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- WebM&M Cases 1
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Human Factors Engineering
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- Medication Safety 38
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Cases & Commentaries
- Web M&M
Dean Schillinger, MD; March 2004
A misunderstanding of instructions on how to administer medication leads to an infant choking on a syringe cap.
Perspectives on Safety > Perspective
Organizational Change in the Face of Highly Public Errors—I. The Dana-Farber Cancer Institute Experience
with commentary by James B. Conway; Saul N. Weingart, MD, PhD, Errors in the Media and Organizational Change, May 2005
A decade ago, two tragic medical errors rocked one of the world’s great cancer hospitals, Dana-Farber Cancer Institute (DFCI) in Boston, to its core. The errors led to considerable soul searching and, ultimately, a major change in institutional practices a...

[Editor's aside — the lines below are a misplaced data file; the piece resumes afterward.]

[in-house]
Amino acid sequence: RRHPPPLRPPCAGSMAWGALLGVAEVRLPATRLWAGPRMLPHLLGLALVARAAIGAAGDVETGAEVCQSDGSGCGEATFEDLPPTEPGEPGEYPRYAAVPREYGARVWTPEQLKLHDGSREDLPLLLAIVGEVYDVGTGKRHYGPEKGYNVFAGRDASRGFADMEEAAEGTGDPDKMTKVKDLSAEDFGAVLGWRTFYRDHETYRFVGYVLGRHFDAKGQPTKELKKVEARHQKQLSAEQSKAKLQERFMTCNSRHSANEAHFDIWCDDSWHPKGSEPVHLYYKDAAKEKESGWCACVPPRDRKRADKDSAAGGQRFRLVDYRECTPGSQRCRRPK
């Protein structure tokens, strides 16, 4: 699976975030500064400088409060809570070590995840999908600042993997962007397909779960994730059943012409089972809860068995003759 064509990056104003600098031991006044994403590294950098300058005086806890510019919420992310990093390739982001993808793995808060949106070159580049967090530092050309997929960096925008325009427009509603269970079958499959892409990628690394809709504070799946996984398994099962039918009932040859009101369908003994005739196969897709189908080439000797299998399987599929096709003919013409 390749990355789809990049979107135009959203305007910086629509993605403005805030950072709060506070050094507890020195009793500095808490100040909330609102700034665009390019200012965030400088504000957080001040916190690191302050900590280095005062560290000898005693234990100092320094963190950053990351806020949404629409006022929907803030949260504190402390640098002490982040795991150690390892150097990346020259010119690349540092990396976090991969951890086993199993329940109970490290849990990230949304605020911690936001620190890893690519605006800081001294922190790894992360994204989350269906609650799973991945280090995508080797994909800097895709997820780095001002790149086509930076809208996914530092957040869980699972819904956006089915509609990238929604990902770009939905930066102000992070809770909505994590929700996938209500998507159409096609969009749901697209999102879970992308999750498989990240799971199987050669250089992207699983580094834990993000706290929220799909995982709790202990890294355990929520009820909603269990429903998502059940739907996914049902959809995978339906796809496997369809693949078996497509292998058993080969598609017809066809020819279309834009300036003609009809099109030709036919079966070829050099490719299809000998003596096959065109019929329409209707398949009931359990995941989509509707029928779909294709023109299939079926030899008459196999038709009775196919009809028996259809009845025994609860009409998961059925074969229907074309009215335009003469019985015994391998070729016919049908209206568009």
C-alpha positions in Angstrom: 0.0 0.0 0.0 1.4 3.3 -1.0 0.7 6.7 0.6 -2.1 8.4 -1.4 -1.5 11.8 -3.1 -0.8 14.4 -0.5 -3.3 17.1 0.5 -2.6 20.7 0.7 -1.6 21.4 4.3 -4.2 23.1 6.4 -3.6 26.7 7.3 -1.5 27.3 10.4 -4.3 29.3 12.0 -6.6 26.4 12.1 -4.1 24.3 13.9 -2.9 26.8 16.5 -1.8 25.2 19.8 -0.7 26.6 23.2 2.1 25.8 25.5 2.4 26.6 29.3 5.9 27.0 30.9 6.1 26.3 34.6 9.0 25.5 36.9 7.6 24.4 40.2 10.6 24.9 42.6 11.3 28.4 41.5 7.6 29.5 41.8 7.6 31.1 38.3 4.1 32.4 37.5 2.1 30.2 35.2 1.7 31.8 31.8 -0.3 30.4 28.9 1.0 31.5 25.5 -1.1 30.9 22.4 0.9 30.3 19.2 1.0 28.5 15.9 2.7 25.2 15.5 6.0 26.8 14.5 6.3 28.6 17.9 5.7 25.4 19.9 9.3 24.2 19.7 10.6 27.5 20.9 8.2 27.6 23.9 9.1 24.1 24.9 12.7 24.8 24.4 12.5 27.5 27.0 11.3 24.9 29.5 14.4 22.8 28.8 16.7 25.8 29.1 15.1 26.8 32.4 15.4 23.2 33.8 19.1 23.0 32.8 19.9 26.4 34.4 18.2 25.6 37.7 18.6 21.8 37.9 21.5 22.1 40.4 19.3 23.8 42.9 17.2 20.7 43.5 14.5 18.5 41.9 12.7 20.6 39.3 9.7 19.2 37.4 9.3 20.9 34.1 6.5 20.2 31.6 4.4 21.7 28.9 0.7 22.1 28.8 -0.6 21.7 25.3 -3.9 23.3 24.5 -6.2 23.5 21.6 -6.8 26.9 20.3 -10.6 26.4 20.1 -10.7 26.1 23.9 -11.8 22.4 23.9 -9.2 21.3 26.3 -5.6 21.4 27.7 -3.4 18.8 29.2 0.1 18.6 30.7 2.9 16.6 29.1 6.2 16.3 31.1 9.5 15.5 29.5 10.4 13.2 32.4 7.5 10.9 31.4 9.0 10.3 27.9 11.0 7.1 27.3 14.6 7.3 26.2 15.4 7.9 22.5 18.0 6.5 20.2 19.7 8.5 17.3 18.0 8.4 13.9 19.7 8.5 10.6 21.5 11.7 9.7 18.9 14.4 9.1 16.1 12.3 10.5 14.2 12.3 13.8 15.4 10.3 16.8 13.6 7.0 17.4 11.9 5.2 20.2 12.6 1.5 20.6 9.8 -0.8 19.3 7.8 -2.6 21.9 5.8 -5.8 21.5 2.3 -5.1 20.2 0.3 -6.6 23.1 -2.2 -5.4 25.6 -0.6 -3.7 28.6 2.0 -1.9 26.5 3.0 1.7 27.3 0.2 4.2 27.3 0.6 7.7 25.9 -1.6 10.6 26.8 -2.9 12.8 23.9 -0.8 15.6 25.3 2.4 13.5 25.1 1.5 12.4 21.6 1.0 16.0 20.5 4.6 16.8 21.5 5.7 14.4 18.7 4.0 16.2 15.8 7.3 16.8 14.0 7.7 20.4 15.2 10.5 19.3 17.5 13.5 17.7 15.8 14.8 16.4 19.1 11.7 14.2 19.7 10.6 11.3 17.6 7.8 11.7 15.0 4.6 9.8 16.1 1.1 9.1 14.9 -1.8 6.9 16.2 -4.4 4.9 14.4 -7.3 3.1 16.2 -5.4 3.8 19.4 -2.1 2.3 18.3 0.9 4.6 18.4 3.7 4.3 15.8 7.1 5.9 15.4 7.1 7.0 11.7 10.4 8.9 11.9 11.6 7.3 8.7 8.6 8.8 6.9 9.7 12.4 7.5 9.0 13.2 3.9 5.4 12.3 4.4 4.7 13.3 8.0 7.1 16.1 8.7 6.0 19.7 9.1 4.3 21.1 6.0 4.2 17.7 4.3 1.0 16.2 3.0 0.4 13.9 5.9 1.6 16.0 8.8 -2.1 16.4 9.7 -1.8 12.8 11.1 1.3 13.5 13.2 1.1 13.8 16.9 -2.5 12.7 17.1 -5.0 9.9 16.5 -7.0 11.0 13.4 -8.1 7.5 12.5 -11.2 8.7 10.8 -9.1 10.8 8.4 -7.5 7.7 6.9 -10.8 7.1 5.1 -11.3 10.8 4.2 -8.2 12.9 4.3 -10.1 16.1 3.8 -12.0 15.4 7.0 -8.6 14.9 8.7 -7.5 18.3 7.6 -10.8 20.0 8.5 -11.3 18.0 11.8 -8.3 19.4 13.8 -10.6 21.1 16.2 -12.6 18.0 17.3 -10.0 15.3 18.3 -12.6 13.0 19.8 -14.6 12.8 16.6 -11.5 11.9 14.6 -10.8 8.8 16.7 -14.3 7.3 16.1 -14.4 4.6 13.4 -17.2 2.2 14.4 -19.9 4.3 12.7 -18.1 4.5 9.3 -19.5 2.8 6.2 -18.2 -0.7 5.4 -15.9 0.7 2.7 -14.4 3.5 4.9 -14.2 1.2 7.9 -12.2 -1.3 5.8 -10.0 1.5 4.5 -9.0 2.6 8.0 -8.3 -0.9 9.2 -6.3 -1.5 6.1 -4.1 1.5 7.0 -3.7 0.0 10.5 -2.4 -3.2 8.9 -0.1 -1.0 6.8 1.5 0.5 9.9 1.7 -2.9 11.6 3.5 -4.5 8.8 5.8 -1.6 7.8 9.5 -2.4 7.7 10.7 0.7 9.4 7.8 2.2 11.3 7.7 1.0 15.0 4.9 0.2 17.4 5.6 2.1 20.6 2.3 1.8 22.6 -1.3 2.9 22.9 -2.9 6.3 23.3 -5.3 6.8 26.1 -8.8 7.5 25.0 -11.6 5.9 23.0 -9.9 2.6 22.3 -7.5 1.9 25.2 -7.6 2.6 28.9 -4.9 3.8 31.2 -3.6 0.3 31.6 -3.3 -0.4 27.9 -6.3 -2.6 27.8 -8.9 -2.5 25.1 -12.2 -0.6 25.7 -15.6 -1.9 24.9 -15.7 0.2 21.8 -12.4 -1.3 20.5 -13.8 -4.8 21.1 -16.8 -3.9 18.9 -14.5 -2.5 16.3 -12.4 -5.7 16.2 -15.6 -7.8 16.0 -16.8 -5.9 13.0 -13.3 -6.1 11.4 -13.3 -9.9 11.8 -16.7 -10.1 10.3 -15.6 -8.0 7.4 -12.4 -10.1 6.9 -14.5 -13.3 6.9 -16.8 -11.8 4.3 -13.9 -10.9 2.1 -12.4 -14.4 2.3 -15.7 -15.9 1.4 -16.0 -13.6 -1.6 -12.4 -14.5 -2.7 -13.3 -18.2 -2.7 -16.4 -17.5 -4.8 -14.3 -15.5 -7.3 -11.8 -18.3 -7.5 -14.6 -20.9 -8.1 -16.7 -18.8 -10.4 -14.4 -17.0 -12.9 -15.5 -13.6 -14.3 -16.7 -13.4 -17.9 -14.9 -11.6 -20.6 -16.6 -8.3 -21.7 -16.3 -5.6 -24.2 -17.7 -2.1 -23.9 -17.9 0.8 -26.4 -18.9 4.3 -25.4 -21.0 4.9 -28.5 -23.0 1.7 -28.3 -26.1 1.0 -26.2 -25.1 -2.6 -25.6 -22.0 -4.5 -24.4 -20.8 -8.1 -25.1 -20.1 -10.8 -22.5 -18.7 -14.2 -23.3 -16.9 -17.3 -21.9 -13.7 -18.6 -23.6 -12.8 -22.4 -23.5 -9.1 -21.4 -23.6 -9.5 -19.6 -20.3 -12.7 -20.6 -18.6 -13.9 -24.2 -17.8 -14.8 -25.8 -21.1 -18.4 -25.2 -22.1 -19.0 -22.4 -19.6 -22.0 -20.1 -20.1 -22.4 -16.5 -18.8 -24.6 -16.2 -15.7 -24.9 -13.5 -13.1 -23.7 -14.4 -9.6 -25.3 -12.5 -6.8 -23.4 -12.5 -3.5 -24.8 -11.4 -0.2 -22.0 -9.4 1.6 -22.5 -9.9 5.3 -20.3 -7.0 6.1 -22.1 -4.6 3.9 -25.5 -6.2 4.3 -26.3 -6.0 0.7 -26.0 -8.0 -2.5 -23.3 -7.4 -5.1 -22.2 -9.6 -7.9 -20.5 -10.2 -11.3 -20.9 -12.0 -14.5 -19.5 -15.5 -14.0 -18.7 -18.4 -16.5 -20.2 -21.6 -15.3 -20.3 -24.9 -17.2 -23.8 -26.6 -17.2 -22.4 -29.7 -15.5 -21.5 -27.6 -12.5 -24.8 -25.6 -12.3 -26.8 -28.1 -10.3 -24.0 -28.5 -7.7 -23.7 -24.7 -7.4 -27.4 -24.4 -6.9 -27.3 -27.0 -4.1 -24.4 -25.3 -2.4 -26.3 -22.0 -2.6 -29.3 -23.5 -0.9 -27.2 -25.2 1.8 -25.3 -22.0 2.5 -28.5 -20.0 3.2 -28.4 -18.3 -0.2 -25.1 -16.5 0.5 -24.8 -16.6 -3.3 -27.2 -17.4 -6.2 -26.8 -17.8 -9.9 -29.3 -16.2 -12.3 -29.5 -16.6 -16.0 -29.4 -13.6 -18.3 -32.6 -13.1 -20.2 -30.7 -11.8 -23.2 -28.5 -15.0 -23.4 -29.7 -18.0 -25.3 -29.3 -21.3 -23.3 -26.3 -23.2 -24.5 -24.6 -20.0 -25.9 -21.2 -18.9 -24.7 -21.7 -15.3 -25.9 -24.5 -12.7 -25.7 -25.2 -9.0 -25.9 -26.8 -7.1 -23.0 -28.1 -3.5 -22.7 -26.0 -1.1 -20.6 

Web Resource > Multi-use Website
Human Factors Engineering Team, Center for Devices and Radiological Health, Office of Communication, Education, and Radiation Programs (OCER), Division of Device User Programs and Systems Analysis (DDUPSA), 1350 Piccard Drive, HFZ-230, Rockville, MD 20850.
Human factors engineering (HFE) helps improve human performance and reduce the risks associated with use error. The U.S. Food and Drug Administration (FDA) works with manufacturers to ensure the application of HFE in the design of new products. In addition to providing information on these design issues, this site facilitates the reporting of unsafe incidents with medical devices.
Casey SM. Santa Barbara, CA: Aegean Publishing Company; 1998. ISBN 13: 9780963617880.